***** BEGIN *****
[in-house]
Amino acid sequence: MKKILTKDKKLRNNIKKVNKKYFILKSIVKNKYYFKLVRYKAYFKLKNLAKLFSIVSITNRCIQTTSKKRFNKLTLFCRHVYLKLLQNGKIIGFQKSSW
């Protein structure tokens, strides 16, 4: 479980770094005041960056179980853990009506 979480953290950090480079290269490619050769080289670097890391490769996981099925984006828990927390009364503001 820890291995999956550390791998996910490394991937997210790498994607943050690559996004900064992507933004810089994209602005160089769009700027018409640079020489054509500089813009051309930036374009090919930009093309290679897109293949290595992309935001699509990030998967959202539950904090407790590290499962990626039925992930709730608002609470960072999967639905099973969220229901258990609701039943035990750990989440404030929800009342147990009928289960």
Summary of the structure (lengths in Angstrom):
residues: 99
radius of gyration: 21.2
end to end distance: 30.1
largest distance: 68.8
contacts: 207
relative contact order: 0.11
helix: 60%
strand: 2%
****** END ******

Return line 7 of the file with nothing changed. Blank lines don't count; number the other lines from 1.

end to end distance: 30.1